Your guide to childhood mandatory vaccinations in Egypt

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Mon, 23 Oct 2017 - 01:10 GMT

Vaccine - creative commons via Wikimedia commons

Vaccine - creative commons via Wikimedia commons



CAIRO – 23 October 2017: Vaccinations are one of the most effective ways to protect children from serious illnesses, infectious diseases and complications; including the amputation of an arm or leg, paralysis of limbs, hearing loss, convulsions, brain damage and death. If children are not vaccinated, they could easily contract any diseases that might lead to hospitalization and even death.

Unvaccinated children can also spread diseases to other children who are too young to be vaccinated or to people with weak immune systems such as those suffering from cancer, which again can have fatal consequences to these individuals.

In July, the World Health Organization (WHO) and the United Nations Children Fund (UNICEF) reported that one in every 10 children across the world did not receive vaccinations in 2016; putting them at serious risk of these potentially fatal diseases. Statistics from UNICEF on Egypt reveal that 91 percent of children aged 18-29 months were fully immunized in 2014, with 91.4 percent of them in urban areas, while 90.9 percent were in rural areas.

Raising public awareness, especially of parents, on the responsibility to protect children’s health by providing the recommended vaccinations is very vital. It is just as important to provide necessary information on the safety of vaccinations, their effectiveness, availability, timing, access and venues, as well.

What mandatory vaccinations are available for children in Egypt?

As part of the government’s commitment to protect the public health of Egyptian communities, a dedicated vaccination program was established in 1984 under the Ministry of Health, in addition to the development of national guidelines on infection control through vaccination. Available data from the WHO reveals that the coverage rate of the existing vaccination program in Egypt has greatly expanded over the years.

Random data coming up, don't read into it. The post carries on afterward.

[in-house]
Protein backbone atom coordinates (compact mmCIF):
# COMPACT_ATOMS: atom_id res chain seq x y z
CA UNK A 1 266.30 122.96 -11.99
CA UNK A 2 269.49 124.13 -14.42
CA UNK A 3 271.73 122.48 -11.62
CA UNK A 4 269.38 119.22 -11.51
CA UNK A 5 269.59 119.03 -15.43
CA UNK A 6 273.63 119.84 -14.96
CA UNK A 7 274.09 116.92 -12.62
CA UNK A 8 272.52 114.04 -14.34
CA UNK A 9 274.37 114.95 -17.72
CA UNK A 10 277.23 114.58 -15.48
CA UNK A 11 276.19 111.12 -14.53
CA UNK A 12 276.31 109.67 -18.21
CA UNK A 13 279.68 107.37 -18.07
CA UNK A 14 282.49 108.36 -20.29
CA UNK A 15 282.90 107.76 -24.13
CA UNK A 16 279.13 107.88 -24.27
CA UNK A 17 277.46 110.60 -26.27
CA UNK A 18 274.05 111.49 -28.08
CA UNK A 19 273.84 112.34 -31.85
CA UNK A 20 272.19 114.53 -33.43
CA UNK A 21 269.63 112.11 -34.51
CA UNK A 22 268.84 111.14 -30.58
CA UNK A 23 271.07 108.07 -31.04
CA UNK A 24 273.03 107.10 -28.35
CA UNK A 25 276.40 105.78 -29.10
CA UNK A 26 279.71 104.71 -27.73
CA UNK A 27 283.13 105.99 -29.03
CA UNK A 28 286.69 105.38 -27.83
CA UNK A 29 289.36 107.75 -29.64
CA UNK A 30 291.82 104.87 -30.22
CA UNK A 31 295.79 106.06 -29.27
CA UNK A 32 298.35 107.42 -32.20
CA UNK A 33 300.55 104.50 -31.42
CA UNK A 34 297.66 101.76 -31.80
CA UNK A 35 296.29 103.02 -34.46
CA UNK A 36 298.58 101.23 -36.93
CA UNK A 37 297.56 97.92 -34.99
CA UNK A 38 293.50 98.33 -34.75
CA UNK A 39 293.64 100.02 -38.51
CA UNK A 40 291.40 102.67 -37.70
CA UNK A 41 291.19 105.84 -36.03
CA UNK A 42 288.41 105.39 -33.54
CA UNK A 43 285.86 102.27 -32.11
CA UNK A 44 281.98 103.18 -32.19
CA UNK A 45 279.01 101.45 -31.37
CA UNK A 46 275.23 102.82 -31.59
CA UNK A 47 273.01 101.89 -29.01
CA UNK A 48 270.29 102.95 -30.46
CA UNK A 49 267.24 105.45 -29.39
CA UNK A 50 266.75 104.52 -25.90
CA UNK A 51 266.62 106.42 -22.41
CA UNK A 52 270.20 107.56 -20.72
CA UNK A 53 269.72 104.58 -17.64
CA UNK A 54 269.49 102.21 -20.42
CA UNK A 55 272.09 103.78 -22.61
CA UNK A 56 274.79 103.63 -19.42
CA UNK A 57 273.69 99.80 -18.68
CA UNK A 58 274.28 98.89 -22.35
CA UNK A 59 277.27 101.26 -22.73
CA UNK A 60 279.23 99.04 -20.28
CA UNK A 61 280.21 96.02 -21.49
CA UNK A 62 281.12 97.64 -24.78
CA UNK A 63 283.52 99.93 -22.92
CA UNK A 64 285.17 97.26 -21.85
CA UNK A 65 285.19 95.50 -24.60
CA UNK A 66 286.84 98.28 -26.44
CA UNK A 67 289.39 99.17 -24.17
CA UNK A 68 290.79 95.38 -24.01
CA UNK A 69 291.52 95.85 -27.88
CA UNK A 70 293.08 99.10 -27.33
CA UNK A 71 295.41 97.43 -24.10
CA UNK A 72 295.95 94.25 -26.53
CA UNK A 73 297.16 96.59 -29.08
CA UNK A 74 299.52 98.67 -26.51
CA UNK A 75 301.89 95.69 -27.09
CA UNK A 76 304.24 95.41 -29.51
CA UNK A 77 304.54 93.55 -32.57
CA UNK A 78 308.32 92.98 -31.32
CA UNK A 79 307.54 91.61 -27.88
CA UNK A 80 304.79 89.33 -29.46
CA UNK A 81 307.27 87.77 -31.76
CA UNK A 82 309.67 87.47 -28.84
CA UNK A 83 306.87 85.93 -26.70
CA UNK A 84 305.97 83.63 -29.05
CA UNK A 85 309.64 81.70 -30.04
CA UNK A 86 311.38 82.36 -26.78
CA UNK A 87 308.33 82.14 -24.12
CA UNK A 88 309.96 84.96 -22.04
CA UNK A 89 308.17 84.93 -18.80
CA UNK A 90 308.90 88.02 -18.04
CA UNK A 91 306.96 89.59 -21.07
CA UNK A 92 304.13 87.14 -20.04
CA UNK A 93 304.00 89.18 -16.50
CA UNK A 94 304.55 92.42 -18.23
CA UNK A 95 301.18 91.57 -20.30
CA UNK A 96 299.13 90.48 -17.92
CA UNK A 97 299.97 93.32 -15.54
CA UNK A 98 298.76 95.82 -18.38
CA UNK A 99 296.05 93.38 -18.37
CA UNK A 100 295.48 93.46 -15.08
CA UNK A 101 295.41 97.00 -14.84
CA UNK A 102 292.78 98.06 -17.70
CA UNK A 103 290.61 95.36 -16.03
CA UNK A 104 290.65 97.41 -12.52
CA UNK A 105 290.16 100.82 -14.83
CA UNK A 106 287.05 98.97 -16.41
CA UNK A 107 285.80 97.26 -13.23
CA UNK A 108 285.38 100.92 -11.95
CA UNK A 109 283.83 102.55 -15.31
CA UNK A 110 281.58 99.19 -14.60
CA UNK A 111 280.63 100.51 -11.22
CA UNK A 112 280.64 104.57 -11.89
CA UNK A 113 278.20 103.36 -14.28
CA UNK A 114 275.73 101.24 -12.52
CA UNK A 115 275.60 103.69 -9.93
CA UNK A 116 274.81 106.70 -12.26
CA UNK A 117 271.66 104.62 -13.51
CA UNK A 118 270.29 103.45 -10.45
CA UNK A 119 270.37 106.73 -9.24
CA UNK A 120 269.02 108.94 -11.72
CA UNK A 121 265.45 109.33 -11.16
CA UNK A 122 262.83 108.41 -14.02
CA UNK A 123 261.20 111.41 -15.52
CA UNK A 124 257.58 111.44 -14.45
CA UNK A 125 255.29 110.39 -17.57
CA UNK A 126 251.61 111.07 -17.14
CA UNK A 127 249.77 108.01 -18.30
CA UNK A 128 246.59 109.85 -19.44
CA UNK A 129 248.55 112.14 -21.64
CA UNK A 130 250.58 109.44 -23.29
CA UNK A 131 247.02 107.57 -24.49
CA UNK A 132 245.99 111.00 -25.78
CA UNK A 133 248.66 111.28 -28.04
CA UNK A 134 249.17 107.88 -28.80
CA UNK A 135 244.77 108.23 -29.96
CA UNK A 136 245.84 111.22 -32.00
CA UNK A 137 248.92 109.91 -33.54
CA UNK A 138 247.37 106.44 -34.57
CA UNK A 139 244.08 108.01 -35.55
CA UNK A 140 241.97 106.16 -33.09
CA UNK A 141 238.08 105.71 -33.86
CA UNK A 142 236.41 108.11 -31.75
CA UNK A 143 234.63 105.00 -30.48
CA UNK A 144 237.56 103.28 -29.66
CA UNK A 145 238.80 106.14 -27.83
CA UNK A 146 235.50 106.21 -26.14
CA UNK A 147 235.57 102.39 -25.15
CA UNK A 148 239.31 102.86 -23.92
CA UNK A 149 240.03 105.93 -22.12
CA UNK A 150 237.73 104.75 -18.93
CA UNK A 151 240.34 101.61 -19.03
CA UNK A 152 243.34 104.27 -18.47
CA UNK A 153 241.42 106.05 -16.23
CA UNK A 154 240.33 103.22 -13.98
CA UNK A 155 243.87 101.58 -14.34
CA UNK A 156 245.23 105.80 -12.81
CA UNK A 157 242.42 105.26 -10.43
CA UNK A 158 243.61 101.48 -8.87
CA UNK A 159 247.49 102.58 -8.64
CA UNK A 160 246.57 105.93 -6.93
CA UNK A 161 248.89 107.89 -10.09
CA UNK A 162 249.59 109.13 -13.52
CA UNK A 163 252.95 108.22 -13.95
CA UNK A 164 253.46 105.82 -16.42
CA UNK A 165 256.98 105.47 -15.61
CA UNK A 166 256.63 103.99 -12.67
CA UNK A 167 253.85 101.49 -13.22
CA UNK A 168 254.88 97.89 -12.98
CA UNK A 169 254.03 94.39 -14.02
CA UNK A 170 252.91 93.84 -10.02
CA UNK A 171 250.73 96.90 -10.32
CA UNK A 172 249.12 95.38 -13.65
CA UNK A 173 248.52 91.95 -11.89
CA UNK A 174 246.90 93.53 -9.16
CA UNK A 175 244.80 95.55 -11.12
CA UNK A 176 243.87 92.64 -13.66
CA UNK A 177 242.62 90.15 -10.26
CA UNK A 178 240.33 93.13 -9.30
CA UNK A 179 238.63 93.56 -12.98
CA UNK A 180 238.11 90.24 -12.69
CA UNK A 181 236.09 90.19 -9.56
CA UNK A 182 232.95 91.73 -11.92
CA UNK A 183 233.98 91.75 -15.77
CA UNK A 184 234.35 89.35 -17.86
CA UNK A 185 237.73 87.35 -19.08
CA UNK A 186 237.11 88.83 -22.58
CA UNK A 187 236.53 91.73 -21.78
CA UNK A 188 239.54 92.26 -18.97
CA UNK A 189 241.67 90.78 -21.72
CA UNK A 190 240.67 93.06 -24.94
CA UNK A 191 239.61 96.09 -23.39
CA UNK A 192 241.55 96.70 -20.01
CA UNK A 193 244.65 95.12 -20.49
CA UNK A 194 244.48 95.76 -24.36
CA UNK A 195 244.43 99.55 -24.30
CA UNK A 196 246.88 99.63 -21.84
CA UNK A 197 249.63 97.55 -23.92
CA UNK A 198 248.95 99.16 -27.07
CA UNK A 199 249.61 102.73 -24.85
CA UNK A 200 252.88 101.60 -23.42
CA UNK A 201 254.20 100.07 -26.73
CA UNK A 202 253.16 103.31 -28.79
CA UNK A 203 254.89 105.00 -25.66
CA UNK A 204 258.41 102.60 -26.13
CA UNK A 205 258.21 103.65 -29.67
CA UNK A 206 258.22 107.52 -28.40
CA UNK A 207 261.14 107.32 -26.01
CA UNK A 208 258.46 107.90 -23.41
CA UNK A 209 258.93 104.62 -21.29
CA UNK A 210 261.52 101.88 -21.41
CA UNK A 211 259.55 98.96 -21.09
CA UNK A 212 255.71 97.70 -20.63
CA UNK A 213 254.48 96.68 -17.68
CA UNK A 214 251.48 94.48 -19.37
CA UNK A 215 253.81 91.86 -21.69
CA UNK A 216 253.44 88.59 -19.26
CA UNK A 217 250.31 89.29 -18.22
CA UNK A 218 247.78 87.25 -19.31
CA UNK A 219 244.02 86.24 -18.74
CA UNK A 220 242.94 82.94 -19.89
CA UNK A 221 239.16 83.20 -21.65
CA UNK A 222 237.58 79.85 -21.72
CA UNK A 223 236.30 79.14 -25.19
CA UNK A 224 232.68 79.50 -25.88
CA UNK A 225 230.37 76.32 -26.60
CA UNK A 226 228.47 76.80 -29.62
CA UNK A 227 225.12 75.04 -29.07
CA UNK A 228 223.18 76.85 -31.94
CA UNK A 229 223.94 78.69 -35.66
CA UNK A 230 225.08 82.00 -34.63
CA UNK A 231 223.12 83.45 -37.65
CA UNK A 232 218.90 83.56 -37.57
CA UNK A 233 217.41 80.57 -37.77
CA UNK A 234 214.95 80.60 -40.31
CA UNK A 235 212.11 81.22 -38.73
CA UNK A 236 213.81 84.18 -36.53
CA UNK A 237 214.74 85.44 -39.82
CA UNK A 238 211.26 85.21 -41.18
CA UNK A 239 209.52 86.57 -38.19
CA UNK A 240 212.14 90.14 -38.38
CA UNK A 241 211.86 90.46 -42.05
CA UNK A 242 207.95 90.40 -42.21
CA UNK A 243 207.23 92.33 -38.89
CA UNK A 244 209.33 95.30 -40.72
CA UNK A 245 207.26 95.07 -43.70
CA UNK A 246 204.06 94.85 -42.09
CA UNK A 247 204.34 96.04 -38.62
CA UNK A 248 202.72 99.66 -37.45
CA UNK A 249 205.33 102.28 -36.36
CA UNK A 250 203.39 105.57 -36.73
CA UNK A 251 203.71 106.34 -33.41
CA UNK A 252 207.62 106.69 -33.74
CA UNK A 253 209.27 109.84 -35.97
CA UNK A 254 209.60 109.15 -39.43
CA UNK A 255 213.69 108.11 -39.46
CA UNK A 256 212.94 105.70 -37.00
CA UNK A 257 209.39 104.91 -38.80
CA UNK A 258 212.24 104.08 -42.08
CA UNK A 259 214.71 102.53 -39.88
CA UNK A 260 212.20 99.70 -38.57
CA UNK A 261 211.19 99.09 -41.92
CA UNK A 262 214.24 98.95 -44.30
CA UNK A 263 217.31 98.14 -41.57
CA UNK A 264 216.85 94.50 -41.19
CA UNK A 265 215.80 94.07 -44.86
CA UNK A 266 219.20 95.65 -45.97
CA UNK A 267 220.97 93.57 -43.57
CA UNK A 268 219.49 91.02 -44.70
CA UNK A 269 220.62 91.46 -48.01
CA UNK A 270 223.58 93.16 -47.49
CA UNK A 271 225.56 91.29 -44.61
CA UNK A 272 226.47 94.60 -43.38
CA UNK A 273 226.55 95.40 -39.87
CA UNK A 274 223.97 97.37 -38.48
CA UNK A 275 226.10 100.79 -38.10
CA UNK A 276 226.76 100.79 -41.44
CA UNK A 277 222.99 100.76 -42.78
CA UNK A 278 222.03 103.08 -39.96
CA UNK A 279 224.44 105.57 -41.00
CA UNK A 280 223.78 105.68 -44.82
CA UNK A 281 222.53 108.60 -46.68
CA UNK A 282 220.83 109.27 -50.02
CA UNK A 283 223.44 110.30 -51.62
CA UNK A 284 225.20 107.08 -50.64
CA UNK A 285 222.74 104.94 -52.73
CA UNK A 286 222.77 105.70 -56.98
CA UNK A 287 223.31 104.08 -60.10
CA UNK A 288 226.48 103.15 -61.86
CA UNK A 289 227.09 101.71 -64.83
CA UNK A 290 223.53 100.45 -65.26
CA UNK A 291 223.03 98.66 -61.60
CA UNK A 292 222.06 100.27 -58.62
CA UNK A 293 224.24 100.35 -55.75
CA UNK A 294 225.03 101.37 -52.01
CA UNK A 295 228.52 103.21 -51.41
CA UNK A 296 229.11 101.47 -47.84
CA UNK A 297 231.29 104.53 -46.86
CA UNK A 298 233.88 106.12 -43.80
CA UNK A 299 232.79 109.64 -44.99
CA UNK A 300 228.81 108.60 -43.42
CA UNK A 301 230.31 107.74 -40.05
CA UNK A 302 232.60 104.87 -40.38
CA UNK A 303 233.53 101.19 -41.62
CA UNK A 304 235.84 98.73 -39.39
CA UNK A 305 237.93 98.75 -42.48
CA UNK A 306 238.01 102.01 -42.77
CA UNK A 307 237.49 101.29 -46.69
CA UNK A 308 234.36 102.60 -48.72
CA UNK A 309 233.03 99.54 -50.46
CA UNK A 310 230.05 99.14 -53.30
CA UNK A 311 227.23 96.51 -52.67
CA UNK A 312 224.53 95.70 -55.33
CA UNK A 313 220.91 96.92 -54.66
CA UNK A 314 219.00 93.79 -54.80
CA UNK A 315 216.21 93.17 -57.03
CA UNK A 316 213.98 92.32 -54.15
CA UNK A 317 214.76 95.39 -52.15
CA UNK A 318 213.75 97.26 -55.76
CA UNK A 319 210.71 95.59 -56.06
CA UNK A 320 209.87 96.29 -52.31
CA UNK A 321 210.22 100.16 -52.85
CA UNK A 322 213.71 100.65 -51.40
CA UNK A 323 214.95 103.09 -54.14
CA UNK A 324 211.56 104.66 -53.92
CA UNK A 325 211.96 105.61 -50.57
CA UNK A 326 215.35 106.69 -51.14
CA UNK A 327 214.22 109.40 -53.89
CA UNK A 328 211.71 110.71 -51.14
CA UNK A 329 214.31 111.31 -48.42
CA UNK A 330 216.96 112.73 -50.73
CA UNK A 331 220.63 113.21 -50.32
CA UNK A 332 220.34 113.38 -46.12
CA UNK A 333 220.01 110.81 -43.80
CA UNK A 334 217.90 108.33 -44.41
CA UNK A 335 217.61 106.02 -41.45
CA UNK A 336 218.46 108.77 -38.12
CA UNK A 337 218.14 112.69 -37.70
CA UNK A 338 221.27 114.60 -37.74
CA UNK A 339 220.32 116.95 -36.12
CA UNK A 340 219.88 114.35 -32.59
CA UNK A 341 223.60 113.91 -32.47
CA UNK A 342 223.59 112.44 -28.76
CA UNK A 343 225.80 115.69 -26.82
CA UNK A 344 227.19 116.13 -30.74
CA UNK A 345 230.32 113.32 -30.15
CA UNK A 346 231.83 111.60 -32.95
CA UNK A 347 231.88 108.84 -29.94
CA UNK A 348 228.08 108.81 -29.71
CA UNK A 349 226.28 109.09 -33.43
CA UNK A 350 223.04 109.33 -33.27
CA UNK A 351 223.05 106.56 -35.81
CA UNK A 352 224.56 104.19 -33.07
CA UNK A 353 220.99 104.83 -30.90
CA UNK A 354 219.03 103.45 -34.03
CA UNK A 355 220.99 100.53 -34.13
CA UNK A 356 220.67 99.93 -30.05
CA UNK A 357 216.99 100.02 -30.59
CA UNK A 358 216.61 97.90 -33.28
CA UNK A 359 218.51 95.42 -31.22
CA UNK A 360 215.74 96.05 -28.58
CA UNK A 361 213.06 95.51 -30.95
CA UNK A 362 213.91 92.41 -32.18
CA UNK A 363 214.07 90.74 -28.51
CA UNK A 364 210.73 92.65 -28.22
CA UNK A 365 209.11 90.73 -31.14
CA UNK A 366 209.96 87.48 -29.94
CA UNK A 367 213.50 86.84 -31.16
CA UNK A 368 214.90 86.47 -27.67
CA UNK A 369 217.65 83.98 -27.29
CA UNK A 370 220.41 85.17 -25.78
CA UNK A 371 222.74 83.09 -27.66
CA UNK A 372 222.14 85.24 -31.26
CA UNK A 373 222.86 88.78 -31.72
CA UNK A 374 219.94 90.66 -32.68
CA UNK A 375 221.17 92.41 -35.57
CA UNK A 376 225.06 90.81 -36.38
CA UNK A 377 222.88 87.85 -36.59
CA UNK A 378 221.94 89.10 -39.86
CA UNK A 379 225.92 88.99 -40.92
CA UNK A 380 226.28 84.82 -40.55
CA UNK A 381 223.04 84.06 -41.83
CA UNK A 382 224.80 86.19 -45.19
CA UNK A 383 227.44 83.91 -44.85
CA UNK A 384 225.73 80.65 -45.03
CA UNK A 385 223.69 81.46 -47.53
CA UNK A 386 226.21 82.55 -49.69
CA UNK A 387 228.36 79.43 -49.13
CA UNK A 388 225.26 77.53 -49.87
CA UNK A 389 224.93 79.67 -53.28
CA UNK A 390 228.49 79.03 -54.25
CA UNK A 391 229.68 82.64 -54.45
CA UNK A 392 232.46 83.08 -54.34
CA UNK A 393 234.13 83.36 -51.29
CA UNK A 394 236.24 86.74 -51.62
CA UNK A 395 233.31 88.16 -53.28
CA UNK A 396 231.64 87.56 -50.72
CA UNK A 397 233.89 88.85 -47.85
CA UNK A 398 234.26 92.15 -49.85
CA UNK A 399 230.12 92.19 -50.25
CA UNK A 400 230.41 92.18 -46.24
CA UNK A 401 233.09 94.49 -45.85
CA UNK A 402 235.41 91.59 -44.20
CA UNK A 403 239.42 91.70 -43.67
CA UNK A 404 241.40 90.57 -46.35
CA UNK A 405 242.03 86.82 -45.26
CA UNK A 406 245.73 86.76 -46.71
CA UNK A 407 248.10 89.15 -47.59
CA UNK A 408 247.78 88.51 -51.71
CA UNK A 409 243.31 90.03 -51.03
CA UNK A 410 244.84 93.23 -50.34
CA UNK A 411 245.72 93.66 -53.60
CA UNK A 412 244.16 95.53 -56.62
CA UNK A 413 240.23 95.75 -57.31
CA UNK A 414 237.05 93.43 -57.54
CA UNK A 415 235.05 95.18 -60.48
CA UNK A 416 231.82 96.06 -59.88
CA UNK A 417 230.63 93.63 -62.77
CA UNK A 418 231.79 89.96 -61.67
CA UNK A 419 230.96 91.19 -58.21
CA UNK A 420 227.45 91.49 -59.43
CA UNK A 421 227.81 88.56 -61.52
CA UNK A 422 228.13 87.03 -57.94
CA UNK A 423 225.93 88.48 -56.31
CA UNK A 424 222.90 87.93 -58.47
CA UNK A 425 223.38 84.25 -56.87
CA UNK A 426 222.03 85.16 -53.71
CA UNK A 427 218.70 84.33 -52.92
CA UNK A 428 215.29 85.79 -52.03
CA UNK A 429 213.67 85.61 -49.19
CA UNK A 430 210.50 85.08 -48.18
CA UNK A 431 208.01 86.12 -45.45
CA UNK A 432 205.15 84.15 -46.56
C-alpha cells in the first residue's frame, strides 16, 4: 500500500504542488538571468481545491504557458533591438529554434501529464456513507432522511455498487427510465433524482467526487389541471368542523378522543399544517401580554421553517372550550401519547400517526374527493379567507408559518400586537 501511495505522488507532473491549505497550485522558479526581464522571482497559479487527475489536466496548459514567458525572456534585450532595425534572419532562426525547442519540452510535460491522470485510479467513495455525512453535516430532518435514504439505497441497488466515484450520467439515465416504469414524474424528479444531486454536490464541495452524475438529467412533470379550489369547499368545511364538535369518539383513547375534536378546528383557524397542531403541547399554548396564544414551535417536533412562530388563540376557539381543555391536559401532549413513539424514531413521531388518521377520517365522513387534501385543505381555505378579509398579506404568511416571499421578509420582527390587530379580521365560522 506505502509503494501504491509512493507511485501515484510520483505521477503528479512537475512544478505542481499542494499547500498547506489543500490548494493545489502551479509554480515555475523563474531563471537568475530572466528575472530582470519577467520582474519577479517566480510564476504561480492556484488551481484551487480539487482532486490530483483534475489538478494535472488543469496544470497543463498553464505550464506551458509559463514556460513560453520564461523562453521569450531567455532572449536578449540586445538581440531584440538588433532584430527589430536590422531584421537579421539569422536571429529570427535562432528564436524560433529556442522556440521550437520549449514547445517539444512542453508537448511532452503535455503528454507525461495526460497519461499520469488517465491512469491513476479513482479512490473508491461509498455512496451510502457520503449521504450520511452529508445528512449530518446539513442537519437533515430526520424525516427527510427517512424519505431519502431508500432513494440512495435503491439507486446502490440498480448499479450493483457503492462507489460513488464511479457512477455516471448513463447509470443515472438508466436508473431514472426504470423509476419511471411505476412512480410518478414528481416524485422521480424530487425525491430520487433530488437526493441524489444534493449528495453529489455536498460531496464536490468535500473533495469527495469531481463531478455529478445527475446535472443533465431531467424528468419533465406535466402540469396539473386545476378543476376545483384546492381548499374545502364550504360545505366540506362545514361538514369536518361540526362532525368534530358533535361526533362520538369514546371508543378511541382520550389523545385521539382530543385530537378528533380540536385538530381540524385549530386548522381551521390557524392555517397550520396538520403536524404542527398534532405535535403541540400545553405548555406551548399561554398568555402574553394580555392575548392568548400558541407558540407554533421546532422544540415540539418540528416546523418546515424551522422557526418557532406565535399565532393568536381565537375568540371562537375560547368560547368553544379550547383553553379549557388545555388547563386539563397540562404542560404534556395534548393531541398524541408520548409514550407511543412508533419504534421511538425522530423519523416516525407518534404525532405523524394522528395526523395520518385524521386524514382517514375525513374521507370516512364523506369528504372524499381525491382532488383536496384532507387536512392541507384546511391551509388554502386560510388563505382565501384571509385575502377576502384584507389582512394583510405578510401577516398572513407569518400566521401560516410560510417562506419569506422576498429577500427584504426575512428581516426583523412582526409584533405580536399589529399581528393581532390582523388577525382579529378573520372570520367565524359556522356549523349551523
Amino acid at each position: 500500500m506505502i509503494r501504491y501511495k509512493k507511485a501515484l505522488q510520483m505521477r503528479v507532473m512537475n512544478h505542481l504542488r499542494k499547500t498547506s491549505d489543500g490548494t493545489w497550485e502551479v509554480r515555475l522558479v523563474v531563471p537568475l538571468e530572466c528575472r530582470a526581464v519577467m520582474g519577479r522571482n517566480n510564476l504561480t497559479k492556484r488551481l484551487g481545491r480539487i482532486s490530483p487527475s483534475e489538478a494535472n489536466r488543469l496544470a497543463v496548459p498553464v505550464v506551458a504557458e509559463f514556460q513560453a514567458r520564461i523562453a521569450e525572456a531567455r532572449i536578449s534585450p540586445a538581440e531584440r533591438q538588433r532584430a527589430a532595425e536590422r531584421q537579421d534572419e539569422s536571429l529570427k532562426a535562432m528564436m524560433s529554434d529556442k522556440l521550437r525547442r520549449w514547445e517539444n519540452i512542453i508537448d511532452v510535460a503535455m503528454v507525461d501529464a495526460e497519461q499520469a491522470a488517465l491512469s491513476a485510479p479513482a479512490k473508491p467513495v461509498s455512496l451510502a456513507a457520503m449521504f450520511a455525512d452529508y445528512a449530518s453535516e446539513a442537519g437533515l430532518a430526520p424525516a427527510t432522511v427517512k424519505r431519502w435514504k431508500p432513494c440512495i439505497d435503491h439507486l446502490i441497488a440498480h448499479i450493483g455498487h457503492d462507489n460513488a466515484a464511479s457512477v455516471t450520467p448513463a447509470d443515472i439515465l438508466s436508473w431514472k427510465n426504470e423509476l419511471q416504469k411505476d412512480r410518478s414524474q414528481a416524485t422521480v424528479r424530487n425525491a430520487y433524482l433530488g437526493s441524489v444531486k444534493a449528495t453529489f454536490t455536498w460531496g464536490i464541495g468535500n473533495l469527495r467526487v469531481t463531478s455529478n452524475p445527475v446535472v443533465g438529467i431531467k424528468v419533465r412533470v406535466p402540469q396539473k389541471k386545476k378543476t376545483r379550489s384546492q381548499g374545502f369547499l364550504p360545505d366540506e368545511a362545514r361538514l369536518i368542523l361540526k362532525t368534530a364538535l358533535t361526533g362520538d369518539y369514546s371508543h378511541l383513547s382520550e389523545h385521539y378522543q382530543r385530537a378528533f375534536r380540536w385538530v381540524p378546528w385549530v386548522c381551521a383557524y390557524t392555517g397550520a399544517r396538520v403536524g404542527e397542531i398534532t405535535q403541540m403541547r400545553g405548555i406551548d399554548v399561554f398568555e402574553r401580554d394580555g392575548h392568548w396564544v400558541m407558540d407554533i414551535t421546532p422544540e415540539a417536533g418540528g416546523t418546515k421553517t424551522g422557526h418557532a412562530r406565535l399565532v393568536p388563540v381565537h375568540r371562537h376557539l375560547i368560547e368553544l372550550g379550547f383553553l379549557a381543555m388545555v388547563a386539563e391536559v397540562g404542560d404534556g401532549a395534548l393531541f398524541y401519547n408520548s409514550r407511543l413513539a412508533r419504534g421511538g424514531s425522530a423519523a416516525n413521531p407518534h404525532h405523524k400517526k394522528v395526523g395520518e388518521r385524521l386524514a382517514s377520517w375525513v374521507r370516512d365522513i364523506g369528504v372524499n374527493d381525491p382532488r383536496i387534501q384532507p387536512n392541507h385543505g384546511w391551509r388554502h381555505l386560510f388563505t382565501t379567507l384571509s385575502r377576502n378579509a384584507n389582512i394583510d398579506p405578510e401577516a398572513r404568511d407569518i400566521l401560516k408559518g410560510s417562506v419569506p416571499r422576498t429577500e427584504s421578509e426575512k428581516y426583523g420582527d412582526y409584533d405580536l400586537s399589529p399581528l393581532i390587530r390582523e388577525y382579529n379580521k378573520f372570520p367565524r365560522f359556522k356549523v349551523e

The program listed 10 vaccinations as mandatory and free of charge for children aged 0-18 months to ensure high coverage rates. These vaccinations include those for; poliomyelitis, tuberculosis, diphtheria, tetanus, hepatitis B, measles, mumps, German measles (Rubella) and chicken pox.

The program aims to expand the list of provided vaccination to children with a long-term vision to reduce the burden on the Egyptian health system and associated treatment cost. In 2018, the program plans to introduce a new form of poliomyelitis vaccination in the form of oral vaccinations, provided once in a lifetime, instead of injections. The head of the Preventive Medicine Sector at the Health Ministry, Amr Qandil, told Egypt Today that oral poliomyelitis vaccinations are very effective based on many countries’ experiences; especially those that have included it as part of their vaccination system.

Qandil also explained that the World Health Organization (WHO) recommended that Egypt include the oral vaccination in its program while keeping the regular injection vaccinations. He also explained that Egypt will receive 3.2 million doses of the oral vaccine in 2018 as a grant from the WHO, while the ministry will have to purchase it in the coming years to implement it as part of the mandatory vaccinations in the country.

In addition to the mandatory vaccinations, the ministry developed a preventive plan to eliminate intestinal parasites in schools. As part of this plan, the Health Ministry implements a national campaign from October 15 to October 26 in primary schools to vaccine school children against intestinal worms. So far the campaign has vaccinated 11.2 million school children across the country.

Where and when to get mandatory vaccinations?

The ministry says it vaccinates 2.7 million children every year. They follow a strategy to maintain high levels of immunization coverage among children through routine vaccinations and implementing supplementary vaccination activities.

This is done through two essential approaches; the first approach is through organizing mobile vaccination campaigns in schools yearly. In addition, all mandatory vaccinations are available in the Ministry of Health offices, health centers, and vaccination centers across the country. They are also available at university and public hospitals.

Once a child is born they receive the poliomyelitis and tuberculosis vaccination. At the ages of two months, four months and six months, the baby receives another round of poliomyelitis vaccination as well as an injection for hepatitis B, tetanus, measles, tuberculosis and diphtheria. At nine months, the baby receives the fourth dose of poliomyelitis vaccination.

At 12 months, the child receives the fifth dose of poliomyelitis vaccination in addition to vaccinations against measles, German measles (Rubella) and mumps. At 18 months, the child receives the last dose of vaccinations for poliomyelitis, diphtheria, tetanus, measles, German measles (Rubella) and tuberculosis.

The ministry also provides pregnant women with two doses of tetanus vaccinations in the fifth and sixth months of pregnancy or sixth and sevenths months.

Doctors and researchers started to work on developing vaccinations in the 1940s. The development of vaccinations can be described as a rapid process.. Vaccinations are one of the most successful stories of modern medicine and important health interventions in the history of humanity.

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